PROPERTY OF A PRIVATE FLORIDA COLLECTOR
Closely related to three other tea tables, this table, and its signature identifies one of the woodworkers involved in their production. No two of the tables are exactly alike, yet all display at least one component part this is identical to another. Thus, a comparison of the four tables reveals a complex interaction of at least two shops and specialized craftsmen who either worked in more than one shop or supplied separate shops with their turned and carved component parts. As Sanford is identified as a joiner rather than a turner, it is likely that the table was for the most part made in his shop. The turned pedestal, knee carving, and foot carving may also have been executed by Sanford, but could also have been done by as many as three different individuals. The knee carving is identical to that on a table in a private collection and was undoubtedly carved by the same hand, yet that table with birdcage support and variant cleats was clearly constructed in a different shop. Both tables also have identical shaping relieving the underside of the legs and base of the support and it is possible that the same craftsman who embellished the knees also provided the decorative detailing in these areas.
Two additional tables, one in a private collection and one whose location is unknown, may also have been made in Sanford’s shop. The table in a private collection has an identical top with a thin molded lip as well as the same knee carving, yet its pedestal, with a fluted column and a spiral-reeded ball, suggests the work of yet another specialized turner. With an elaborately molded rim and more extensive knee carving, the fourth table displays further differences, which while possibly indicating another shop, could also reflect variant designs made in the same shop or by the same carver. This table’s turned pedestal appears identical in both design and proportion to that on the Sanford table and was most likely executed by the same craftsman. The feet carving provide the final point of comparison. Those on the Sanford table differ from the other by having the lowermost part of the leg visually abutting the ball, with partial scribe line delineating the two elements. This contrasts with the other tables, which have the lower leg or outer tendons curving over the ball.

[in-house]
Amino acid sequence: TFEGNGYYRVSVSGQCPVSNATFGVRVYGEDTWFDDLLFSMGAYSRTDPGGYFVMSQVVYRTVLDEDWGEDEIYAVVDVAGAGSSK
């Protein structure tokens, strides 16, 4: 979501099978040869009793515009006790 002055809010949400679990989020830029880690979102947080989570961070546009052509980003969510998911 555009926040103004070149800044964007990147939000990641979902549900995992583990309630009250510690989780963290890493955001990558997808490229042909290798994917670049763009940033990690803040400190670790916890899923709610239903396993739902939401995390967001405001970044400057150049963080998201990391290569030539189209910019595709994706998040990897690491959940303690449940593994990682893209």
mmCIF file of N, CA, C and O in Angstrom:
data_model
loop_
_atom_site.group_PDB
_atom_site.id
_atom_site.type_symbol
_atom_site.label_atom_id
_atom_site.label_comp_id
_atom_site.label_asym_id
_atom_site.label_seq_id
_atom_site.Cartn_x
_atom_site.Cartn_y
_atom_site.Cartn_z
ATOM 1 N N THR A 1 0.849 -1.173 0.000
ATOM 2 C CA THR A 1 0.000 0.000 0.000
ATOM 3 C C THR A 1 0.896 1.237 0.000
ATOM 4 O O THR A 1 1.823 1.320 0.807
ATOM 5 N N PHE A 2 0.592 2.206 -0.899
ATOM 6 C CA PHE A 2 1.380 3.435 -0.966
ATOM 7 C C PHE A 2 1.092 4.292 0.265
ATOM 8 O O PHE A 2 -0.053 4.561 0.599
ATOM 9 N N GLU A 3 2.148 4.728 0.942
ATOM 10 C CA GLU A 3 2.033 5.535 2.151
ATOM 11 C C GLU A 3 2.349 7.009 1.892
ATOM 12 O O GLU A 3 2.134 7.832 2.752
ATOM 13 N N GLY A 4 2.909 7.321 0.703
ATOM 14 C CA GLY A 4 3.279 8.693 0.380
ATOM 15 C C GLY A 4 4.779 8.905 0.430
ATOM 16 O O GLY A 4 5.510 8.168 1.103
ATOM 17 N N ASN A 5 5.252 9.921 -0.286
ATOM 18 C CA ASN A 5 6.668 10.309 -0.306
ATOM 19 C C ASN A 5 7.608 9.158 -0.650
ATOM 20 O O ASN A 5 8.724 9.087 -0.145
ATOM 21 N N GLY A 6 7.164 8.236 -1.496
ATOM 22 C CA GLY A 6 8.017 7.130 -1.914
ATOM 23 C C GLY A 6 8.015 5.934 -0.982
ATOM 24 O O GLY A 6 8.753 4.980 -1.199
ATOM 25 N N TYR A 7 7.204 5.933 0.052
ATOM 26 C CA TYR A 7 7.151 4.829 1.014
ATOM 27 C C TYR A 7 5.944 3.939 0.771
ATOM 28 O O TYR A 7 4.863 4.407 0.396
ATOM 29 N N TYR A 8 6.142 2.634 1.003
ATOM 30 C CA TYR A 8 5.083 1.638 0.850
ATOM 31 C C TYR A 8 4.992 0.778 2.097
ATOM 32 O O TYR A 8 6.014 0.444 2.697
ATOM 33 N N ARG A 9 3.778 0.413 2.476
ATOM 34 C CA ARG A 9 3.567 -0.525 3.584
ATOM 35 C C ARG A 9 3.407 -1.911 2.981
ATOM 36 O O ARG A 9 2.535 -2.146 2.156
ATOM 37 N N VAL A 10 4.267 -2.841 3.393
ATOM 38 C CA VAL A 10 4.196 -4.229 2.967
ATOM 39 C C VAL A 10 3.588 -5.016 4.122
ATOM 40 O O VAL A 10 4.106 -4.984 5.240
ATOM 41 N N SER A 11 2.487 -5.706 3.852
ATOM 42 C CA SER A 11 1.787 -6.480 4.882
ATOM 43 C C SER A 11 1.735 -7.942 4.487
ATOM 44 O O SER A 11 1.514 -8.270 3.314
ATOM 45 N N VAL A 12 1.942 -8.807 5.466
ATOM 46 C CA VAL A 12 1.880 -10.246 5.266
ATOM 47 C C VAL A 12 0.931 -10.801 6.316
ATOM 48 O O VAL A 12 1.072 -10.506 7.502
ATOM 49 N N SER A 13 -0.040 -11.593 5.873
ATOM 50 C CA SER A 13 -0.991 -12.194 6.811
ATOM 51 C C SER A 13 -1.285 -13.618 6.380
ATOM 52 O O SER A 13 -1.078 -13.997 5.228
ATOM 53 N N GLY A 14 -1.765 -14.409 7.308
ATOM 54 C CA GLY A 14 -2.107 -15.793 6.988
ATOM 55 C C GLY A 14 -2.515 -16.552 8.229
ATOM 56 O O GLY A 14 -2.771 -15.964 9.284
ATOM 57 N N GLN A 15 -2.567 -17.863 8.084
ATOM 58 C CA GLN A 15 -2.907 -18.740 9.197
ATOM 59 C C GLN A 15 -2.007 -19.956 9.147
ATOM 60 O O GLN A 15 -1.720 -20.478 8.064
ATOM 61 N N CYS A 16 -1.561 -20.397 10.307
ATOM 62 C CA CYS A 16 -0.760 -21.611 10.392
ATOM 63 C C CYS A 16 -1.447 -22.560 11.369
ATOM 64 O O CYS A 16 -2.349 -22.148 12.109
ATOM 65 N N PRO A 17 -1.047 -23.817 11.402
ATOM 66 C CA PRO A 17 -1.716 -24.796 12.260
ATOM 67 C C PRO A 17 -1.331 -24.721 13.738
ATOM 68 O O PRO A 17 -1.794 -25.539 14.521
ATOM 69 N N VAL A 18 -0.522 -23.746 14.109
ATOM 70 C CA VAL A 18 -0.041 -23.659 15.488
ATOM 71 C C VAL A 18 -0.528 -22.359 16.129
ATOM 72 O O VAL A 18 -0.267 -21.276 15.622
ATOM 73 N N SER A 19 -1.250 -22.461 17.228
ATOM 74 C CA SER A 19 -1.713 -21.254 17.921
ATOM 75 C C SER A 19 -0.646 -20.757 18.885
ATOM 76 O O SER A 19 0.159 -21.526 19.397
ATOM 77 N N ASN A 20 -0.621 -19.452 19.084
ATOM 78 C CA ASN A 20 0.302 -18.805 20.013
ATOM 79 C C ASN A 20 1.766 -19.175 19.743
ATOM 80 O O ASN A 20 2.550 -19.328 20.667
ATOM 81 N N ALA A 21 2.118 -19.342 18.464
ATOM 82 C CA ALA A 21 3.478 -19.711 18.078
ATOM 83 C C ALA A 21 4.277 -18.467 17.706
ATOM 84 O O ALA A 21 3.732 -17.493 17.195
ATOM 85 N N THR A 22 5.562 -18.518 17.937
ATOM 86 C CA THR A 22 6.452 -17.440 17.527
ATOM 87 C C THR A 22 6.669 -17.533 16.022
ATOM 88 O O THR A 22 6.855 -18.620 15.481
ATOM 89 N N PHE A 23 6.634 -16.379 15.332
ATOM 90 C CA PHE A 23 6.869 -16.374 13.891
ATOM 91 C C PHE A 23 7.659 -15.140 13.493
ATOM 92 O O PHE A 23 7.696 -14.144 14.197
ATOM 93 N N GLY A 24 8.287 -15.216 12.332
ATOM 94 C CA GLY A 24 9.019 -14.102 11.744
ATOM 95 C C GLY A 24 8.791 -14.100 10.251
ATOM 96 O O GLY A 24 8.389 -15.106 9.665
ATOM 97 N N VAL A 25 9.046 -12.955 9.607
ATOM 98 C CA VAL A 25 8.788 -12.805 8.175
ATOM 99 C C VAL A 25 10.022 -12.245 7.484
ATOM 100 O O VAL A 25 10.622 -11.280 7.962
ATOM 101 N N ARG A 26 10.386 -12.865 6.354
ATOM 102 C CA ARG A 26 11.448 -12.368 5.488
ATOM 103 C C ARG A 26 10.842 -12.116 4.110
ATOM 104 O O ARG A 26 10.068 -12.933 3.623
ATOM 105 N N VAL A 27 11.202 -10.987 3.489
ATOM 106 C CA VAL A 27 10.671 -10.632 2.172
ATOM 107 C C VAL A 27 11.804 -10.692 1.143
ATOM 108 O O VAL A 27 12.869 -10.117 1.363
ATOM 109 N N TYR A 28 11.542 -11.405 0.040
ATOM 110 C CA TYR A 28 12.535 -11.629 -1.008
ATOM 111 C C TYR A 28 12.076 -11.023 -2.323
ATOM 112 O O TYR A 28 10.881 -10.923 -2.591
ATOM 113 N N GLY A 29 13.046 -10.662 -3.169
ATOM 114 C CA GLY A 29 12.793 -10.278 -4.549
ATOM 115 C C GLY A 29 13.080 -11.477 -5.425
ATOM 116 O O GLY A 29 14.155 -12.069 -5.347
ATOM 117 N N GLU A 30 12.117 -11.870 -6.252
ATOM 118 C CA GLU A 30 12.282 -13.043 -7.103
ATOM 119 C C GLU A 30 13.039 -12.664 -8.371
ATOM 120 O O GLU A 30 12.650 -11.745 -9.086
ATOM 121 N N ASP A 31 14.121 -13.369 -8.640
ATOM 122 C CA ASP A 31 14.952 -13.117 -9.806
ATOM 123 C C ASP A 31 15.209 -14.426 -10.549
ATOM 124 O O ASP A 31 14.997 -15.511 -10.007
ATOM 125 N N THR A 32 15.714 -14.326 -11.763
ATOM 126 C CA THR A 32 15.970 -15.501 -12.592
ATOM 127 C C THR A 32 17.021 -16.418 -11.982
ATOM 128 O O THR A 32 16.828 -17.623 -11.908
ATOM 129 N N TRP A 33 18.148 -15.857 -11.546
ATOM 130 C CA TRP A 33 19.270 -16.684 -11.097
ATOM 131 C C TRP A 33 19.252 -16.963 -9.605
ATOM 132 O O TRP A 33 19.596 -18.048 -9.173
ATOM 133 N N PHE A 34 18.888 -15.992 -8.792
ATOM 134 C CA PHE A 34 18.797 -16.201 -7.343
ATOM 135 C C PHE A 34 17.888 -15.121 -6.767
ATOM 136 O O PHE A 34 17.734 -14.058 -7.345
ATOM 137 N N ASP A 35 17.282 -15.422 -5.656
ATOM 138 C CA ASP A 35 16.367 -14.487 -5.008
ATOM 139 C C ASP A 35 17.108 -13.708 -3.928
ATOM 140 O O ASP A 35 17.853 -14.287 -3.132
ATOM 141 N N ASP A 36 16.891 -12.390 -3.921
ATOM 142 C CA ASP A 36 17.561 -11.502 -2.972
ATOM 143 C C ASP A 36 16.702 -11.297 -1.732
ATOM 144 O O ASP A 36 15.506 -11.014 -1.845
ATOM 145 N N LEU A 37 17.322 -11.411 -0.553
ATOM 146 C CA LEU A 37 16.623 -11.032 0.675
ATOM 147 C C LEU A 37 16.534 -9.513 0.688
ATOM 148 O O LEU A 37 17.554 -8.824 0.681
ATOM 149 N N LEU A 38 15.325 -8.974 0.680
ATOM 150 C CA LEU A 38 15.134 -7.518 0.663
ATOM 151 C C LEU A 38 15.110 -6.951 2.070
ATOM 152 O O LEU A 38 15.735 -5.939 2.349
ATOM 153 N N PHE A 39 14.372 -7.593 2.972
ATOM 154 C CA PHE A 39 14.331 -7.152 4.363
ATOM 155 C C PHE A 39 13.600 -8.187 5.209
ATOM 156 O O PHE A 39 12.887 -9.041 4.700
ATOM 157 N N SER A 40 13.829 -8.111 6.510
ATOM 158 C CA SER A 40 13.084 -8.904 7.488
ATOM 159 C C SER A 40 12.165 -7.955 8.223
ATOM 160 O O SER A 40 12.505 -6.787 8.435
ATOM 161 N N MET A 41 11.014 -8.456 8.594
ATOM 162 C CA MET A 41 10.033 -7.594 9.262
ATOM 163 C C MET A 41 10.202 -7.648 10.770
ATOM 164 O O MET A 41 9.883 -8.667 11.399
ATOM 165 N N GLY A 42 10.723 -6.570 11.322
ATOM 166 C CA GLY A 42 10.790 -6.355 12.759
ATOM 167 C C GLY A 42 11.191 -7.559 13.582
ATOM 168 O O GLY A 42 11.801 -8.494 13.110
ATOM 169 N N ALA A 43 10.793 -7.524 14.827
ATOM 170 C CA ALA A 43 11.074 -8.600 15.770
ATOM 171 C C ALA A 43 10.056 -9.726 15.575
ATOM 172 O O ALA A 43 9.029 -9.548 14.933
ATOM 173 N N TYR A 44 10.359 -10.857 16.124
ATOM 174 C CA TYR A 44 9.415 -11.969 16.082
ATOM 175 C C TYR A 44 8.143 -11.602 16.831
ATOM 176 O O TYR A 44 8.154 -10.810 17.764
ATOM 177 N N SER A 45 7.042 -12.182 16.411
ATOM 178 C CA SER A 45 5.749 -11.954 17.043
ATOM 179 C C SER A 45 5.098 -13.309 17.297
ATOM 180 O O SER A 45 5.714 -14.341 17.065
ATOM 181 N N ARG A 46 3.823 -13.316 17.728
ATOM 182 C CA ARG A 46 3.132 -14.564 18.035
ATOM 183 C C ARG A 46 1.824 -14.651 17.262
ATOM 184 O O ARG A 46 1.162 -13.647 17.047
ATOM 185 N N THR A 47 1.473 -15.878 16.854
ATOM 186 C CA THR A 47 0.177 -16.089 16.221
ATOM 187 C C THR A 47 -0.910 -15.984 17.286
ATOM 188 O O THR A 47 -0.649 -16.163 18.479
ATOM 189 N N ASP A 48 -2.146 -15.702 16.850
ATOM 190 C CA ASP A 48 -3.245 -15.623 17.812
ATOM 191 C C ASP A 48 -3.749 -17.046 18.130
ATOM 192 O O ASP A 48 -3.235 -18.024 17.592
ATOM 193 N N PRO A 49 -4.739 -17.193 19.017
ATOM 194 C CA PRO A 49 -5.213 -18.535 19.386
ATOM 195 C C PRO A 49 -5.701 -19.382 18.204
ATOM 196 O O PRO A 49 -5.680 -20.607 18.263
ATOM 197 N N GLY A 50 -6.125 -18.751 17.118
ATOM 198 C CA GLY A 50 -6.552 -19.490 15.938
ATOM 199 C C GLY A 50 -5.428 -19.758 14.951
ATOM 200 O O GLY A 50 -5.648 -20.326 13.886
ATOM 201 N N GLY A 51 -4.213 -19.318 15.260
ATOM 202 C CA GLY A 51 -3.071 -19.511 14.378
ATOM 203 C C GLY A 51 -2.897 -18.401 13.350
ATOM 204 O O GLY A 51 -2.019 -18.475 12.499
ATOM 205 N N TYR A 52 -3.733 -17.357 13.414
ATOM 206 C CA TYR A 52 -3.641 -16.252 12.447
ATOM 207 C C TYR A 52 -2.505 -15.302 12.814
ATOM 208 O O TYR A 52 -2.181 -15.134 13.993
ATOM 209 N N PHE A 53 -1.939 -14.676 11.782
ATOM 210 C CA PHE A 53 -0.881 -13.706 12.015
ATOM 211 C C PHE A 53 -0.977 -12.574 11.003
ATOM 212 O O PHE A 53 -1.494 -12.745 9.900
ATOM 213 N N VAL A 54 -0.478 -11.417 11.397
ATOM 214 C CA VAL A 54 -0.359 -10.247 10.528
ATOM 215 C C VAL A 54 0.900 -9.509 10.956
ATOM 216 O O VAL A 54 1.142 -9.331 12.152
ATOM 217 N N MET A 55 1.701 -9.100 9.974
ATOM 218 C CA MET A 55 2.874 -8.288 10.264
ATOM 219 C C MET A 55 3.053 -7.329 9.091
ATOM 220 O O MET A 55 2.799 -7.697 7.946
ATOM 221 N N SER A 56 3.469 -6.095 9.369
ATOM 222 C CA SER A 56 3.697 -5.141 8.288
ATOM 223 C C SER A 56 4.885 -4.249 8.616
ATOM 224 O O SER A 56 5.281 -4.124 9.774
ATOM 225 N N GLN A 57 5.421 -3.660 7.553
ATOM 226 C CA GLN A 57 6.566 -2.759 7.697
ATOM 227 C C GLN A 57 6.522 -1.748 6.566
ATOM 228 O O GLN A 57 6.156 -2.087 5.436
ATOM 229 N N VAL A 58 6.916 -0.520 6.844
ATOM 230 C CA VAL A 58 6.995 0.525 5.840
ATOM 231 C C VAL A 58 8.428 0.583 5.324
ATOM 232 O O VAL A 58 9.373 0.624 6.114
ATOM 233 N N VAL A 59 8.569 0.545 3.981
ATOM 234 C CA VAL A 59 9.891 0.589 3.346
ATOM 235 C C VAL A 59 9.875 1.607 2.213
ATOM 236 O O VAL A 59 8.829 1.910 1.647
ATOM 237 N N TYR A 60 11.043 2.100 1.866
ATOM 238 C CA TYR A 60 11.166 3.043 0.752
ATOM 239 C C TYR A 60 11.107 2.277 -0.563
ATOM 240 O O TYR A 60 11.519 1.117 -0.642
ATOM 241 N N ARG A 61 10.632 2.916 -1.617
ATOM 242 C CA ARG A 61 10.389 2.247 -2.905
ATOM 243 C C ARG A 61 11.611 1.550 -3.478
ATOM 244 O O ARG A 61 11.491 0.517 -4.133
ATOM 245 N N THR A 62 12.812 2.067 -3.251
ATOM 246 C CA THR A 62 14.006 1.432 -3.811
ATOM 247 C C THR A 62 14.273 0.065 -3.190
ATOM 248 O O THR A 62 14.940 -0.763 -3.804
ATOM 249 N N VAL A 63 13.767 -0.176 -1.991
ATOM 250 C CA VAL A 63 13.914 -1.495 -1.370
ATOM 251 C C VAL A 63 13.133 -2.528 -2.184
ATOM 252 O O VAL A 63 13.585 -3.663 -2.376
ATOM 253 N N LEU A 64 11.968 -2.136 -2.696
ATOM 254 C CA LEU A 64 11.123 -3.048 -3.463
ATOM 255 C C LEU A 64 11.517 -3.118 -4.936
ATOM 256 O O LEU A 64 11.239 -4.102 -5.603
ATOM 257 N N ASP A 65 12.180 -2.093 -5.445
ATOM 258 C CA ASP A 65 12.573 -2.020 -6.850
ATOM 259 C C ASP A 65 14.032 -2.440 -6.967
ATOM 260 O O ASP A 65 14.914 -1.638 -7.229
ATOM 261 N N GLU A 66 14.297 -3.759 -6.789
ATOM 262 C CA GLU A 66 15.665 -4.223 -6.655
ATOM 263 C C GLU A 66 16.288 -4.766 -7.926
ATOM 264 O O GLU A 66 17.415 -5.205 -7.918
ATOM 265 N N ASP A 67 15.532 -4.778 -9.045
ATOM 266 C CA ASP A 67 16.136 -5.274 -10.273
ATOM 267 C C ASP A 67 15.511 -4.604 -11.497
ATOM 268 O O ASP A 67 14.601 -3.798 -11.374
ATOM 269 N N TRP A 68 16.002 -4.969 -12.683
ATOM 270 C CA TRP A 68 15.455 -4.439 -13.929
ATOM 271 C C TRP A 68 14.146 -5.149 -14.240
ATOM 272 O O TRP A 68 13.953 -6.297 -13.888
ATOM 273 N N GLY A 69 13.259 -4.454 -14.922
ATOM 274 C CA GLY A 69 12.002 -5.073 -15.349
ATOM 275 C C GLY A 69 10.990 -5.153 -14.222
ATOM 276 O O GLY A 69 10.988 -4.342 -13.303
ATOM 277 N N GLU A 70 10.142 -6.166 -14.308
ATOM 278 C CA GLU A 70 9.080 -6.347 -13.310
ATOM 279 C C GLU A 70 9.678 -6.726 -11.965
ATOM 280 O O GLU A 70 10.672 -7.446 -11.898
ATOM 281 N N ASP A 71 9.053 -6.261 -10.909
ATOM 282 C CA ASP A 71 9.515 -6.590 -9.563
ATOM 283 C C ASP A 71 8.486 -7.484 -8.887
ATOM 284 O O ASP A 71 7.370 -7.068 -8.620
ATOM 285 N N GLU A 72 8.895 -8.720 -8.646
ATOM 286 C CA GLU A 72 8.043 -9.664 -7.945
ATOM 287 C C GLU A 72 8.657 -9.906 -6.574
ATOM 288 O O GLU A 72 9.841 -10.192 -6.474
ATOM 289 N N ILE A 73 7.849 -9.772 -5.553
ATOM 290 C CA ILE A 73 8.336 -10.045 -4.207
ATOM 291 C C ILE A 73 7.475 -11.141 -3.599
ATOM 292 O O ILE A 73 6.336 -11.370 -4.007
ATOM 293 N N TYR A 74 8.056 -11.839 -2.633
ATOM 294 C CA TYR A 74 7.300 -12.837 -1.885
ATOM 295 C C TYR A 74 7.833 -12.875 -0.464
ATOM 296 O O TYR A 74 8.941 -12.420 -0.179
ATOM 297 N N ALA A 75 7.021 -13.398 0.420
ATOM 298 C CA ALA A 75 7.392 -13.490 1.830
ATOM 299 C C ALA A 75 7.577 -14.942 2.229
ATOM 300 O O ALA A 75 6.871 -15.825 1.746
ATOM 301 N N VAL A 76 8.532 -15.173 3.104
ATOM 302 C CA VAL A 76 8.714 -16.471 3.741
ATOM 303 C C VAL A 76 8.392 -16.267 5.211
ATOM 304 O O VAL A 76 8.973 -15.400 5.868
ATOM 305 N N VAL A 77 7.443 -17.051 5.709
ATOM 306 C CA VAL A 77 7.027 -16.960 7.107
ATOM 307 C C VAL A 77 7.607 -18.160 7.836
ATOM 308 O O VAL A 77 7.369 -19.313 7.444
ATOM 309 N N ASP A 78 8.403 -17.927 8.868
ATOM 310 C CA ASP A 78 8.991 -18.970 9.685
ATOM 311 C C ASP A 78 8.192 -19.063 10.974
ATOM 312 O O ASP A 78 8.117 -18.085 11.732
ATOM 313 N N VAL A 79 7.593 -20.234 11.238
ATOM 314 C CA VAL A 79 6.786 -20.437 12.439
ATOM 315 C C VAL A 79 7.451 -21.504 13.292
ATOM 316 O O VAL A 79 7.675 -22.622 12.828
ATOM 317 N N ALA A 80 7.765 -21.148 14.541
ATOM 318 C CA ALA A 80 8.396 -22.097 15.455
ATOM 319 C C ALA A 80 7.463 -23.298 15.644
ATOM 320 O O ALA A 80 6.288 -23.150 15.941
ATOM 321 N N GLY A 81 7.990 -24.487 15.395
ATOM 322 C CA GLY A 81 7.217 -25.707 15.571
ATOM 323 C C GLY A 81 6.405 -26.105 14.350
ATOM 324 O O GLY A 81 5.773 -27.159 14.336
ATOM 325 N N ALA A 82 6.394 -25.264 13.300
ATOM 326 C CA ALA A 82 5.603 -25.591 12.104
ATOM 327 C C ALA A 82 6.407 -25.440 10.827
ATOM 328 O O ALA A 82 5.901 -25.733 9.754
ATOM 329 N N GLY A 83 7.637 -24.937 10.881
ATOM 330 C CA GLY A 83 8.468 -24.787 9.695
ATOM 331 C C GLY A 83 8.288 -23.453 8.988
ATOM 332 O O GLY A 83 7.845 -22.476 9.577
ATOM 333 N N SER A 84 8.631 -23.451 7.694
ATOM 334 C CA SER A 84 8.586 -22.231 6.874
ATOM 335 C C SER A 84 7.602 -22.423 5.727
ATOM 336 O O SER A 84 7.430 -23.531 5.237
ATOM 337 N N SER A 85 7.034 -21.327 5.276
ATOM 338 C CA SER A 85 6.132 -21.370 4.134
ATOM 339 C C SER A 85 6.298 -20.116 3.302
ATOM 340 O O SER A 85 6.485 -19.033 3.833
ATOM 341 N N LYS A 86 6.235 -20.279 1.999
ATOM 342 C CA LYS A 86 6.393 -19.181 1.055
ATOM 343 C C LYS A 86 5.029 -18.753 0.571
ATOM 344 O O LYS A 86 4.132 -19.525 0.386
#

1 Wendell Garrett, “The Newport Cabinetmakers: A Corrected Checklist,” Antiques (June 1958), p. 560.
2 The advertisement reads, “To be sold by Joseph Sanford joiner and Joseph Smith, Living near the Point Bridge, Teneriffe Wine.” The Newport Mercury, June 27, 1763 (recorded under “Joseph Sanford” in the card catalogue at the Newport Historical Society).
3 Newport Probate Court Records, Book 1, pp. 214-215.
4 G. Andrews Moriarty, “President Joseph Sanford of Portsmouth, R.I. and His Family,” New England Historic and Genealogical Register, vol. 103 (October 1949), p. 272; “Notes,” vol. 104 (January 1950), pp. 73-75; Rhode Island Historical Cemeteries Database, www.newenglandancestors.org. Joseph Sanford’s sister Hannah (b. 1725) married Joseph Bailey (b. 1719), the brother of Constant Bailey. For more on Constant Bailey, see Ethel Hall Bjerkoe, The Cabinetmakers of America(New York: Bonanza Books, 1957), p. 36 and William C. Ketchum, Jr., American Cabinetmakers: Marked American Furniture, 1640-1940 (New York: Crown Publishers, 1995), p. 20.
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